The moral of the story (if there is one) is that sometimes when you’re baking things don’t always go to plan.Your caramel will burn, sugar will explode all over your kitchen, or your mug cake will overflow and fill your microwave with (delicious) cake batter.
These things happen.
And when they do… you have a choice. You have the choice to give up or to try again.
You also have the choice to eat the crap out of your “failed” item anyway and just accept that the baking gods are just not with you on that day.
So, without further adieu, here is the recipe for David Lebowit’z galette de rois. Remember to seal the edges very tightly. Or don’t, it’s up to you really.
- 1 cup almond flour
- 1/2 cup granulated sugar
- 1/8 teaspoon salt
- 3 1/2 ounces unsalted butter, room temperature, cubed
- 2 large eggs, room temperature
- 2 teaspoons vanilla extract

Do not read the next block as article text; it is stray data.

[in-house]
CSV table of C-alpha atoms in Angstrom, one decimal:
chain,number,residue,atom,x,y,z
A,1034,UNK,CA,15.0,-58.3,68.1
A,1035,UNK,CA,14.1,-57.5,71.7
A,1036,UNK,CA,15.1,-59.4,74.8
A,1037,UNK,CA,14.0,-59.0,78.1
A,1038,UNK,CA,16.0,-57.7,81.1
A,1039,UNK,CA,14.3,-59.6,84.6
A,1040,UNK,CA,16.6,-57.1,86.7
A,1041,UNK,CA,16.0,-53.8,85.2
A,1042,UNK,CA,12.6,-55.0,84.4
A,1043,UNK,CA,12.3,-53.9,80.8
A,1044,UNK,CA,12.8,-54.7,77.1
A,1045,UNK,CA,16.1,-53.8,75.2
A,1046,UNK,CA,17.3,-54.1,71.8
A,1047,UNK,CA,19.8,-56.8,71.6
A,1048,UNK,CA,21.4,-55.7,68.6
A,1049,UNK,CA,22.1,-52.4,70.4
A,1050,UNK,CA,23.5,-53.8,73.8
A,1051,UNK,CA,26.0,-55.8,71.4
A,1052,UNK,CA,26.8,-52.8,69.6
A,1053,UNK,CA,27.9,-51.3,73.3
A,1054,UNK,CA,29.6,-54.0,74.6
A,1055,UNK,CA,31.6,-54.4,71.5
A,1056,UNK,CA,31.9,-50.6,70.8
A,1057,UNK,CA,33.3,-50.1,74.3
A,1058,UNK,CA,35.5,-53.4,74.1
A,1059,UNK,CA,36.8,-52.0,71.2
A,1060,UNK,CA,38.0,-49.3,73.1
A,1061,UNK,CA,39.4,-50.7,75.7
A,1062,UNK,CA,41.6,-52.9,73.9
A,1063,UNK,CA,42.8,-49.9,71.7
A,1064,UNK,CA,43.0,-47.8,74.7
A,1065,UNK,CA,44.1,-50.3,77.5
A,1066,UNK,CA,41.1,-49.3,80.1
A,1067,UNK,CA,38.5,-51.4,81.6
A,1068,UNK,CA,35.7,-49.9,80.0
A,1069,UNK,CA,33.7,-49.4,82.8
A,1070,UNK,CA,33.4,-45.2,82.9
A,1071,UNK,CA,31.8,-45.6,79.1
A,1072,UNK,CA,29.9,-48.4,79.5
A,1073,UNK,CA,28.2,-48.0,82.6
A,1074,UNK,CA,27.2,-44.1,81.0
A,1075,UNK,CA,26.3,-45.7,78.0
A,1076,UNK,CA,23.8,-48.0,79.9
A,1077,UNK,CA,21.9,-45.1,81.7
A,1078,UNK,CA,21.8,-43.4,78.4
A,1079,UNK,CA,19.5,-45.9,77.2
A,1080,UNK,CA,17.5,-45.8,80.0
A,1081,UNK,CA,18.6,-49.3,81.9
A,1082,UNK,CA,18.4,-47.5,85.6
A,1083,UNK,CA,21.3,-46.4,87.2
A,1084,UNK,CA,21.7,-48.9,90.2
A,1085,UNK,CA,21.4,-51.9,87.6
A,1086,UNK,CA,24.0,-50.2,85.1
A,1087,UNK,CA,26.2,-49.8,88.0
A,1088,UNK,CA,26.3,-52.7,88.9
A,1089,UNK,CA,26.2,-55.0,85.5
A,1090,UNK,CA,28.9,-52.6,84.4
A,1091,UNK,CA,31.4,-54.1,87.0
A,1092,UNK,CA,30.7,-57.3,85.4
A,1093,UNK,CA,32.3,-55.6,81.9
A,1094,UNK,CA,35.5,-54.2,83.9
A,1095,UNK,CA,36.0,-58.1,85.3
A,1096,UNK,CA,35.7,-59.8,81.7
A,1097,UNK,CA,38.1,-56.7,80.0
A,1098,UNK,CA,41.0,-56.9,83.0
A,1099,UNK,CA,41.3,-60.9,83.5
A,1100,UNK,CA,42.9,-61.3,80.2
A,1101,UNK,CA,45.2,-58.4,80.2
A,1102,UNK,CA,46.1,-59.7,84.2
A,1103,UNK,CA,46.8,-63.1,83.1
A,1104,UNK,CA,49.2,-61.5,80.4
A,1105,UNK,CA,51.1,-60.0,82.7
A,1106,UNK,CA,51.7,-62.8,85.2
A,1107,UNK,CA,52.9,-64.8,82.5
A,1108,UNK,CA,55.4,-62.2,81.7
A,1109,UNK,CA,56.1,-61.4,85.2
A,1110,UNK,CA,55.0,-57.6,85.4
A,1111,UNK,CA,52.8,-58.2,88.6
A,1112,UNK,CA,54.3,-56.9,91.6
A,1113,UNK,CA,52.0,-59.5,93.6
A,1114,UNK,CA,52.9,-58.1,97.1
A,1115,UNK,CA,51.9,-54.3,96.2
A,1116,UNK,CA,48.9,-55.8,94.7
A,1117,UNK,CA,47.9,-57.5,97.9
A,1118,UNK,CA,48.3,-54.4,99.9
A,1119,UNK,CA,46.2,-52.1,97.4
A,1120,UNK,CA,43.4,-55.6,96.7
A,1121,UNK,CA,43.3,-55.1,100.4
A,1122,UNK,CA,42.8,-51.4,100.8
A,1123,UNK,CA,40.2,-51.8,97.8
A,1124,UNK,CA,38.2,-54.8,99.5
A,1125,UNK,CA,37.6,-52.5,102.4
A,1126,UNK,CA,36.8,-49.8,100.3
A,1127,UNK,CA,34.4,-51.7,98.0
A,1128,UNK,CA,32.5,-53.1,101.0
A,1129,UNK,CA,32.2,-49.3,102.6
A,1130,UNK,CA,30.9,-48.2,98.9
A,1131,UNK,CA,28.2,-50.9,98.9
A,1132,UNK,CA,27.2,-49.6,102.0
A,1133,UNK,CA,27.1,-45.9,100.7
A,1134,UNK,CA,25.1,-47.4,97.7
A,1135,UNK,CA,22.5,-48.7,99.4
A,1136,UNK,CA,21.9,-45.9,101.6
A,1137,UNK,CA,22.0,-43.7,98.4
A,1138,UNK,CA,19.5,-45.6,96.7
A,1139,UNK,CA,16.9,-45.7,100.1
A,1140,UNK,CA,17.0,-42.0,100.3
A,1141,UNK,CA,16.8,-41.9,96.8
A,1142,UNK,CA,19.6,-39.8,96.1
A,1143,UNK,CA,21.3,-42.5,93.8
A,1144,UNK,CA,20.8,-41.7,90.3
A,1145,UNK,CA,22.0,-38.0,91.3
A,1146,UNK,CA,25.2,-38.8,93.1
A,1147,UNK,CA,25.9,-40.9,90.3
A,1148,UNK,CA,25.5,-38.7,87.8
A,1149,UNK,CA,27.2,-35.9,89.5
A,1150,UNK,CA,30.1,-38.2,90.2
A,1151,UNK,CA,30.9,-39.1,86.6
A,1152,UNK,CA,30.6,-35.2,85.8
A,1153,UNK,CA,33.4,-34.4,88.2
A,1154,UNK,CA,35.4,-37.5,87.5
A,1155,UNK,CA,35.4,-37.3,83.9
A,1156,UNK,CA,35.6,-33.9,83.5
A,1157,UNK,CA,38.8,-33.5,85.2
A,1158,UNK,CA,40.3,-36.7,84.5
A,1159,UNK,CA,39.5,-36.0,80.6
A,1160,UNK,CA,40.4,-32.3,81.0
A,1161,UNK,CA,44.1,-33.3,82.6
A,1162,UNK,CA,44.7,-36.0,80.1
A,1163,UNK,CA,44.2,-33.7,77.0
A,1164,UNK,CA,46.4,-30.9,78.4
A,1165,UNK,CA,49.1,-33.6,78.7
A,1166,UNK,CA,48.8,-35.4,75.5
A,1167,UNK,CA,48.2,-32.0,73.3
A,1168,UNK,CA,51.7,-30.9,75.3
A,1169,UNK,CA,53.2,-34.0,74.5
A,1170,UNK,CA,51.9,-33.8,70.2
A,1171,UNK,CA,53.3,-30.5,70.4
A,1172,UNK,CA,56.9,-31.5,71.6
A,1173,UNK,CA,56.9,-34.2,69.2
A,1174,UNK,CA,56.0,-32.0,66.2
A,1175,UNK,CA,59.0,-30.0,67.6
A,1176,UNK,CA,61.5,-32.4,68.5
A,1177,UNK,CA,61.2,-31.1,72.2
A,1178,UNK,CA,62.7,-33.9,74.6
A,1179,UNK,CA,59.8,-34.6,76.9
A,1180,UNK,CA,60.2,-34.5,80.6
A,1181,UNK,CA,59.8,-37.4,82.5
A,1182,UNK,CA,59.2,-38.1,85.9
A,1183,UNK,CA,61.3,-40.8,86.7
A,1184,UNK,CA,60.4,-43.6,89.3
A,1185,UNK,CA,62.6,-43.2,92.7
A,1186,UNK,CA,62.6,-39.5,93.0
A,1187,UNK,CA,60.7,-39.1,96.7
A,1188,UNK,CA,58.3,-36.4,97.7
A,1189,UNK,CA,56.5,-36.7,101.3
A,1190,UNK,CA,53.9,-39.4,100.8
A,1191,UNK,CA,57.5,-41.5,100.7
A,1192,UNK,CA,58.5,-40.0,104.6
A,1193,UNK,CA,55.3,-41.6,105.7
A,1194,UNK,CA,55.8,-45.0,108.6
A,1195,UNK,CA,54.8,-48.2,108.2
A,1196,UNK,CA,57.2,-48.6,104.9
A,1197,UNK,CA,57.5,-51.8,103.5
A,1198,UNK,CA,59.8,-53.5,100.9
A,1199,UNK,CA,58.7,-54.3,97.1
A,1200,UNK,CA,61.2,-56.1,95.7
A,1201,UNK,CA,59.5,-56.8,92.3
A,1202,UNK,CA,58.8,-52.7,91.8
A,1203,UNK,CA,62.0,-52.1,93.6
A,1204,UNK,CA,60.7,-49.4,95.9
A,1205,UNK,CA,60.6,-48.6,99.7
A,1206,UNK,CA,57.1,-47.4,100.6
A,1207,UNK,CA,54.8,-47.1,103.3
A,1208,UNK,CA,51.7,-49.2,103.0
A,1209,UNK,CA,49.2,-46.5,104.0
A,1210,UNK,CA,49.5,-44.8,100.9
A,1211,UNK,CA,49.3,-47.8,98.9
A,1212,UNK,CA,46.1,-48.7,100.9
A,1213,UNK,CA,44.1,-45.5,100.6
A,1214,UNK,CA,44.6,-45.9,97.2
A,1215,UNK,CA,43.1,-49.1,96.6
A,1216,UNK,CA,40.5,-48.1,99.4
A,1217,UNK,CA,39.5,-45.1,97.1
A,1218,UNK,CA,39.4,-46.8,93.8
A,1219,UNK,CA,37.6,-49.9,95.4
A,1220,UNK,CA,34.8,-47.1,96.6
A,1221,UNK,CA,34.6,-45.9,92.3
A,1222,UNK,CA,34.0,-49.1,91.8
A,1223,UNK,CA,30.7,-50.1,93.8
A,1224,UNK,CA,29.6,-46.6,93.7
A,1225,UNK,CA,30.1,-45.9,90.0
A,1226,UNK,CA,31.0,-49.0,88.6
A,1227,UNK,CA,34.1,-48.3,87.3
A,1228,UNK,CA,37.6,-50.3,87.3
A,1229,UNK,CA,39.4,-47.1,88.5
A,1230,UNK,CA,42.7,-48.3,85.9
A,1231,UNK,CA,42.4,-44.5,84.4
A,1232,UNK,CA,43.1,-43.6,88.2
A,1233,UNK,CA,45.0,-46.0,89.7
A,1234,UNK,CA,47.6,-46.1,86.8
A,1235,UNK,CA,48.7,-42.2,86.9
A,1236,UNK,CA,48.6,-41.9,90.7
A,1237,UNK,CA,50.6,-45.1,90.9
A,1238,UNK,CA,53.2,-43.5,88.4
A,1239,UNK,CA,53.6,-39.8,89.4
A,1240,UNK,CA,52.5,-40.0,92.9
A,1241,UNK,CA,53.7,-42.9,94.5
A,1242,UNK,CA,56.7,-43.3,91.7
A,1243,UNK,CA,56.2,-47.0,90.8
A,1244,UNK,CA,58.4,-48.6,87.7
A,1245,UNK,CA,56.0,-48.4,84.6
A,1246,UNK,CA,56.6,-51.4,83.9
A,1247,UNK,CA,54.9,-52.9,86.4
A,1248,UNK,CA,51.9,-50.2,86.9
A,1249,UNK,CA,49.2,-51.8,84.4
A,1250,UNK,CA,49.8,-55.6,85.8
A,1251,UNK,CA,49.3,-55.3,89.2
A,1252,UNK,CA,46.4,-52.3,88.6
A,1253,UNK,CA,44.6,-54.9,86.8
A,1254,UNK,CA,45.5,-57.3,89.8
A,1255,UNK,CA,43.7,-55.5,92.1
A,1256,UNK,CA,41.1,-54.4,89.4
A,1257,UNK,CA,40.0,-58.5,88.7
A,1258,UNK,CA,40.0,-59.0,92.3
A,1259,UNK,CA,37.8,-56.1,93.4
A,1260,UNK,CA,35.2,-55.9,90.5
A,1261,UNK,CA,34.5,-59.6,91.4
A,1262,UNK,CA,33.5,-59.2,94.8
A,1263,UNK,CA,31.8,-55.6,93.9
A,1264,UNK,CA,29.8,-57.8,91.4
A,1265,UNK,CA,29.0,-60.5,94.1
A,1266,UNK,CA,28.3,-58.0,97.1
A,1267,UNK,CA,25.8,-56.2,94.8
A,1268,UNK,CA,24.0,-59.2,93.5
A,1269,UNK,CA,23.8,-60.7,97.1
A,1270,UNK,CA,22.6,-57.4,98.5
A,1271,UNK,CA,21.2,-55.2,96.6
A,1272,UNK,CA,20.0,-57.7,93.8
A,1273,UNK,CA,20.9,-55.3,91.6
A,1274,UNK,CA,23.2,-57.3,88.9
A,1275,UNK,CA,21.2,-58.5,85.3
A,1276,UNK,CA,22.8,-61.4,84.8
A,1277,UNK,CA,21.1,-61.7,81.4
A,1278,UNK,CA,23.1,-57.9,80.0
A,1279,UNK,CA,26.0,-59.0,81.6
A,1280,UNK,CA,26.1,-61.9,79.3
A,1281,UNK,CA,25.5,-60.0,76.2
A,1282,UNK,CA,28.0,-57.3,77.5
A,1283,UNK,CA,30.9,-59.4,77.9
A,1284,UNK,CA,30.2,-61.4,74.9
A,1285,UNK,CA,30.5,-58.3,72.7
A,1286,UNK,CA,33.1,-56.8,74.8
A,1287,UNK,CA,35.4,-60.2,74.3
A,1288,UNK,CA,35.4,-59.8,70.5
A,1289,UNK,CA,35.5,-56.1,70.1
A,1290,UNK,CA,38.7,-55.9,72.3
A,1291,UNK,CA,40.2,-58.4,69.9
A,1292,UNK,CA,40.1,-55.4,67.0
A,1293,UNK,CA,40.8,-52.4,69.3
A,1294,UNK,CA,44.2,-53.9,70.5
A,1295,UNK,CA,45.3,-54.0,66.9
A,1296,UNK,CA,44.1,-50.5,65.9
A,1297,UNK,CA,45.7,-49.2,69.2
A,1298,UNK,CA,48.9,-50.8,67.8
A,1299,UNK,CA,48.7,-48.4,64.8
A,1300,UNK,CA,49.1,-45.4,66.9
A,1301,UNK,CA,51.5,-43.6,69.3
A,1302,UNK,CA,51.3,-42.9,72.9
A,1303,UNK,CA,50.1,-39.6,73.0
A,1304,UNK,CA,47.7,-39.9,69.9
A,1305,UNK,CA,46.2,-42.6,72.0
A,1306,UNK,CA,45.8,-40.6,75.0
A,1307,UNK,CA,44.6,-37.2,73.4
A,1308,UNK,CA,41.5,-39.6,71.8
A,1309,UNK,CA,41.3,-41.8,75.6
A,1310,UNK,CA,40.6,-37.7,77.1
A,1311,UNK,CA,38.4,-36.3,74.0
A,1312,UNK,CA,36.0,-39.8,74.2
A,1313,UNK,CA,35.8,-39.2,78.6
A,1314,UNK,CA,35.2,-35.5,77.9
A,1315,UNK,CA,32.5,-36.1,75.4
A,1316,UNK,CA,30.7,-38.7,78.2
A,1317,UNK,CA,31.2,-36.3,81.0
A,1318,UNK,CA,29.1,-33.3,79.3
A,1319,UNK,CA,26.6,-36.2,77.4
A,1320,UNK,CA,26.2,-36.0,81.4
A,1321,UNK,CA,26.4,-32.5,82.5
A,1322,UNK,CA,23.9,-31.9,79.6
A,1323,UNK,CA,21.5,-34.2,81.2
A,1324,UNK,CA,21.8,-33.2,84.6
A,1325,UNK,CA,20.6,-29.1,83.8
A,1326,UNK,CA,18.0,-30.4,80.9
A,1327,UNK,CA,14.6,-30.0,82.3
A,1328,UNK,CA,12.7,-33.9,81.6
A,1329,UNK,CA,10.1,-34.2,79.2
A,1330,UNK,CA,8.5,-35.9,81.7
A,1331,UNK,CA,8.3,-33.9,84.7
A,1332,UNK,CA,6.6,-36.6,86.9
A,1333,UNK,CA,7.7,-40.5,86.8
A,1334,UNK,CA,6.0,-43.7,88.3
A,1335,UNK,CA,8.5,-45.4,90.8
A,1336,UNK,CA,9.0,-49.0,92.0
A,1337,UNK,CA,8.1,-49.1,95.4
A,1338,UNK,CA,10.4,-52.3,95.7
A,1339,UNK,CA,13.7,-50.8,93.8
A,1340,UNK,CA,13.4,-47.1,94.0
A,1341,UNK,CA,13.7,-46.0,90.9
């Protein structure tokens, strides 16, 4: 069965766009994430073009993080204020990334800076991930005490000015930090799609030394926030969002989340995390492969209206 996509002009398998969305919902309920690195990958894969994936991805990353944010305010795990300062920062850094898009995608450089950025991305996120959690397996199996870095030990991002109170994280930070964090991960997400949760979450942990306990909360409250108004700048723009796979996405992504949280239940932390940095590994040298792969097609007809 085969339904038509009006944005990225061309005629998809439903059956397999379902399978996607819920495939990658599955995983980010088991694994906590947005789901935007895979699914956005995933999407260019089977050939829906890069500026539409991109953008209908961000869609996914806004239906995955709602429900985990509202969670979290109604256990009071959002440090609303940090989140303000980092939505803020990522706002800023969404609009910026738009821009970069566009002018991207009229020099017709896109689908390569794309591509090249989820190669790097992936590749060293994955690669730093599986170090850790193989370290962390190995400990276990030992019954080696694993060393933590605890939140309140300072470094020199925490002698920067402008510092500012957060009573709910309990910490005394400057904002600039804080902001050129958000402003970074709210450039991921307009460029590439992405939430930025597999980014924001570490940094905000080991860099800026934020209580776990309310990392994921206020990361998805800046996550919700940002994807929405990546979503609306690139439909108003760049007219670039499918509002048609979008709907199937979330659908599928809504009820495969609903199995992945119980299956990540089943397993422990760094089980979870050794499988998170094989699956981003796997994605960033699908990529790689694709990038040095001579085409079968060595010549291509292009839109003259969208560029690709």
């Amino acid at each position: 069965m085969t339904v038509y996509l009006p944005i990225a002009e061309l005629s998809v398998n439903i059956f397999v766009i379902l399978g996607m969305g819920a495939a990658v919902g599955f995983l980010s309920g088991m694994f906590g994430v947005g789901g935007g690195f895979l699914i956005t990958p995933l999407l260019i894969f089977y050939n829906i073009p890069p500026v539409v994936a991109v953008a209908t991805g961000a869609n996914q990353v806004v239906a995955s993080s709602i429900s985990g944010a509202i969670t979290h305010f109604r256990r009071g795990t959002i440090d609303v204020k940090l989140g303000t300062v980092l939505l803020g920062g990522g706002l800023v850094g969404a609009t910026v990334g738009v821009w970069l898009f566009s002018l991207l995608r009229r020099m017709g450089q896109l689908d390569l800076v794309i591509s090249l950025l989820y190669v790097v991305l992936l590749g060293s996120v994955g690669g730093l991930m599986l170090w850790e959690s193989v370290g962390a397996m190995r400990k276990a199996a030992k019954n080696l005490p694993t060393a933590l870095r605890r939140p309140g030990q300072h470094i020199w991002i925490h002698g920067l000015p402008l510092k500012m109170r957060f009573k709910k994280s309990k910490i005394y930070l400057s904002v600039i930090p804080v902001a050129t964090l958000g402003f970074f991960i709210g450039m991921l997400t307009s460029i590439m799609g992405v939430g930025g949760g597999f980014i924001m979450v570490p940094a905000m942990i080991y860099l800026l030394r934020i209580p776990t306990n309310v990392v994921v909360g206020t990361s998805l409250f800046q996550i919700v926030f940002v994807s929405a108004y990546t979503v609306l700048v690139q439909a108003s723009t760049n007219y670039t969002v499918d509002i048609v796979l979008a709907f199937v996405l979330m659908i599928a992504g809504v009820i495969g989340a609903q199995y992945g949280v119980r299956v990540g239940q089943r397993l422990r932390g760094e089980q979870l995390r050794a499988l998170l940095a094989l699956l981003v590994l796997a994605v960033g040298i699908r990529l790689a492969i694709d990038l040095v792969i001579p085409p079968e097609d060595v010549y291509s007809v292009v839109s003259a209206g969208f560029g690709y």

- 1/8 teaspoon almond extract
- 1 pound (or 1 package) puff pastry, divided in two pieces, chilled
- 1 feve (an almond, dried fruit, piece of candy, the choice is yours!)
- 1 egg yolk
- 1 teaspoon milk
- Combine the almond flour, sugar, and salt in a large bowl or stand mixer with a paddle attachment. Add the cubed butter and mix until it’s completely incorporated. Add the eggs one at a time, and then add the vanilla and almond extracts. The mixture will be grainy, but that's ok. Cover and chill for 30 minutes to 1 hour.
- Line a baking sheet with parchment paper.
- On lightly floured surface, roll one piece of puff pastry into a circle or square about 9 1/2-inches wide. Using a cake pan or pot lid, trim the dough into neat circle.* Place the dough on the baking sheet.
- Cover the dough with a sheet of parchment paper or plastic film, then roll and trim the other piece of dough and lay it on top. Chill the dough for thirty minutes.